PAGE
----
Wednesday, July 29, 2015

Stretch Assignments

When I was in college, I took a two-week trip to the Bolivian altiplano, which is a whole story unto itself. I was with a humanitarian group, and we helped build a schoolhouse and wells in a very remote village. It was a great time.

But a few days into the trip, I noticed that I was feeling…less than exuberant about my adventure. Instead of feeling joyful and energized, I was sort of generally exhausted and run down and overwhelmed. I concluded—with some wisdom for an eighteen-year-old, I think—that I was just depleted by the newness of everything. (And possibly a little intestinal distress.)

In those remote, preindustrial villages a continent away from home, every sight, every sound, every taste, and every locale was unfamiliar. All day every day my senses were barraged with things that—no matter how wonderful—were strange. Nothing was routine or familiar. My auto-pilot was offline. And it was depleting. Not bad. Good, in fact. But draining.

Some of the wonderful, unfamiliar people I saw.
I think of this experience sometimes with my kids. Being a kid has got to be exhausting. Every year they are a whole new person being thrust into new responsibilities and situations. In fact, as a mother I’m constantly (gently?) prodding my kids into what my HR sister calls “stretch assignments.” Starting a new grade, learning a new skill, taking on new responsibilities.

It's all so exhausting!
Here’s an example: Jesse’s about to start third grade, which means multiplication. So this summer I’ve tried several times to broach the topic. For example, he was counting something, and I pointed out that if he knew multiplication he could save some effort by multiplying 3 rows times 4 columns and it would be a snap. Blew his mind. And sort of freaked him out. At this point, multiplication is terrain as unfamiliar as, well, the Bolivian altiplano was to me in 1991.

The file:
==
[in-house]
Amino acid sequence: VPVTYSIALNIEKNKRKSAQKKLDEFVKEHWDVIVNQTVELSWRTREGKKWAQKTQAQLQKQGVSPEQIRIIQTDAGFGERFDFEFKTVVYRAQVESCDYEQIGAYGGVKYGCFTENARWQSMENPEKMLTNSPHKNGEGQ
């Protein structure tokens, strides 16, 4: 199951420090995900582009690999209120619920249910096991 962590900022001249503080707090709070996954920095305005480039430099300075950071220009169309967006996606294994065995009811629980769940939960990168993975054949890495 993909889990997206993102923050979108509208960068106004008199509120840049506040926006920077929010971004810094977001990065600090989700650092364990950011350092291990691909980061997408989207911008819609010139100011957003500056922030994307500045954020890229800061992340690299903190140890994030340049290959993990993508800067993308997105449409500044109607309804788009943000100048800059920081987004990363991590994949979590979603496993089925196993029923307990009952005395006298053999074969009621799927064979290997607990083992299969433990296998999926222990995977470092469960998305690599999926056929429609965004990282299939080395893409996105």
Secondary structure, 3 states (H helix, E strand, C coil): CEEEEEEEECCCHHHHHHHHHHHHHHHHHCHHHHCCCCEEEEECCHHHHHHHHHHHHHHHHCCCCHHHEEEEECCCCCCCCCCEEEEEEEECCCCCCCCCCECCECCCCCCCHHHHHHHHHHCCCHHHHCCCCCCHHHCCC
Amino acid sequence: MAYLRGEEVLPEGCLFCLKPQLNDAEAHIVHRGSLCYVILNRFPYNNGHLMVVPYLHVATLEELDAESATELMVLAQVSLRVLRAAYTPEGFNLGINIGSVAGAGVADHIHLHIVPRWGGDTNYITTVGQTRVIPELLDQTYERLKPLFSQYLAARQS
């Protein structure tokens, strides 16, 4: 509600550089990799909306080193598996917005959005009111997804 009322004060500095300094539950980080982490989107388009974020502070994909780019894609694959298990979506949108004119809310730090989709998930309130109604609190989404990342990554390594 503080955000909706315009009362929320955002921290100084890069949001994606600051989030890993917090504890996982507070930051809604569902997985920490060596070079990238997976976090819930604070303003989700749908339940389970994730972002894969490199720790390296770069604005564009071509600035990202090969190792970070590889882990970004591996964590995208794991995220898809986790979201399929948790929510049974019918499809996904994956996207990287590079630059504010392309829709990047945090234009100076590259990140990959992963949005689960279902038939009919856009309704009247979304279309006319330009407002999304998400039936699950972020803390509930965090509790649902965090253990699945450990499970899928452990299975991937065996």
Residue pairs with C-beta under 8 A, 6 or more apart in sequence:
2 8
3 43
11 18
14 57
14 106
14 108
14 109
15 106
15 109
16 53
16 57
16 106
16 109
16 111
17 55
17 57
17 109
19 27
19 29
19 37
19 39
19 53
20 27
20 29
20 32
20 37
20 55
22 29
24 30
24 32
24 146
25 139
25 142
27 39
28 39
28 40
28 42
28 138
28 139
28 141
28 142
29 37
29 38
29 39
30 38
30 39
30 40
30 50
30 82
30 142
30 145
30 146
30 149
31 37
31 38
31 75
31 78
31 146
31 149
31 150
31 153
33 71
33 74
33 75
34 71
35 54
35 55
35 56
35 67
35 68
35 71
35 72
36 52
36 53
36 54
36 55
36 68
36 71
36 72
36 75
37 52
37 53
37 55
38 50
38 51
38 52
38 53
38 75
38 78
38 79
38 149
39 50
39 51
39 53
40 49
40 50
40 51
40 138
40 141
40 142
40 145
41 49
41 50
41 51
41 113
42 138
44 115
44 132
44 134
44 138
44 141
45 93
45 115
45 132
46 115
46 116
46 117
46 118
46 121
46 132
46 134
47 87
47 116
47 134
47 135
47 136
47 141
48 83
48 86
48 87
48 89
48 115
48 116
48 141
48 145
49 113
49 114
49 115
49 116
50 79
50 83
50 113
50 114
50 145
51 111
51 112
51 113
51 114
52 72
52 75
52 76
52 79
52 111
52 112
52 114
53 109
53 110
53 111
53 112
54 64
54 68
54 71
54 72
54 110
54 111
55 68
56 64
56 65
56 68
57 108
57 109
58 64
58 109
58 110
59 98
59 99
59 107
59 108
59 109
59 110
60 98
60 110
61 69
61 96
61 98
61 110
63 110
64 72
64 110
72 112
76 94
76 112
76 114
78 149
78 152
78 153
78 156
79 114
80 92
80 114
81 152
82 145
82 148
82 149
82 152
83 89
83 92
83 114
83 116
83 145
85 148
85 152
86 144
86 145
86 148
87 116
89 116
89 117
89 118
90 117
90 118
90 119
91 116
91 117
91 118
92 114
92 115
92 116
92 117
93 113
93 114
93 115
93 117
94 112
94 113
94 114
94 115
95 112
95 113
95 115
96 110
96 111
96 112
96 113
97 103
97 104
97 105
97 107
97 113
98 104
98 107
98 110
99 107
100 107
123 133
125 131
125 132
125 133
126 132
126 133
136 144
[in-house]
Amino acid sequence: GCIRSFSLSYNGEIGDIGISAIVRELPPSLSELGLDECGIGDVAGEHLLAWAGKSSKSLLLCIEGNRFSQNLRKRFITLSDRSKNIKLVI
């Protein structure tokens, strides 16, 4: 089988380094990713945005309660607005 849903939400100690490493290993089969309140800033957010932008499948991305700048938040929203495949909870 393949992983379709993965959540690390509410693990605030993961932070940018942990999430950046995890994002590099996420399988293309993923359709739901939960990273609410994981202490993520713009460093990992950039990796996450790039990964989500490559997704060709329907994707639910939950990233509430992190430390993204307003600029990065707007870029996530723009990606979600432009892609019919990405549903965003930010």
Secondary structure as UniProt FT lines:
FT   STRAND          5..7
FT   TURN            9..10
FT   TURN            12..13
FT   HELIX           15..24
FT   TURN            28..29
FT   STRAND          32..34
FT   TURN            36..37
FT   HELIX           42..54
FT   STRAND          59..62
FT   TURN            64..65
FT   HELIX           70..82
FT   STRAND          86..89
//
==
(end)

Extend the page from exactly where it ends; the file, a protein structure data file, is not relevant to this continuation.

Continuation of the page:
So much to learn, so many YouTube videos to watch.
Levi feels gypped that I used to fold his laundry but now I just plop the basket in his room to fold himself. Jesse is stressed out because this year he has to take piano lessons. Haley is excited but nervous that as a sixth grader she’ll rotate through four classrooms each day. And Betsy’s sad because I used to hold her on my hip while I make dinner, but now I won’t.
Haley and I share the belief that new crayons and expo markers make work more fun.
I try to remember this when I’m tempted to feel irritated with a child’s struggles. I try to remember that their struggles are real. They live in a world where their bodies and their friends and their perspectives are constantly morphing, where each season brings whole new vistas and expectations.
New braces.
From this vantage point, my kids seem like intrepid pioneers.

Tuesday, June 30, 2015

McGee Golden Anniversary Celebration

We just got back from a weeklong reunion with Mark's family at a huge house up near Park City. Thirty parents, brothers, sisters, in-laws, cousins all together for a whole week. We took hikes, played in a reservoir, went to the pool, played games, and had dance parties. I thought a lot about how lucky me and my children are to be part of a family with so much love, loyalty, commitment, and fun. And so many great examples of building strong families.

Last night for Family Home Evening, I asked everyone to share some positive examples they saw at the reunion. Here are a few:

- When Aunt Vanessa came out to the car dressed up for church, Uncle Ken leaned out the van window and shouted, "Time out! Way too hot!" Which earned him a big smile from Vanessa. Levi commented, "Relationship goals."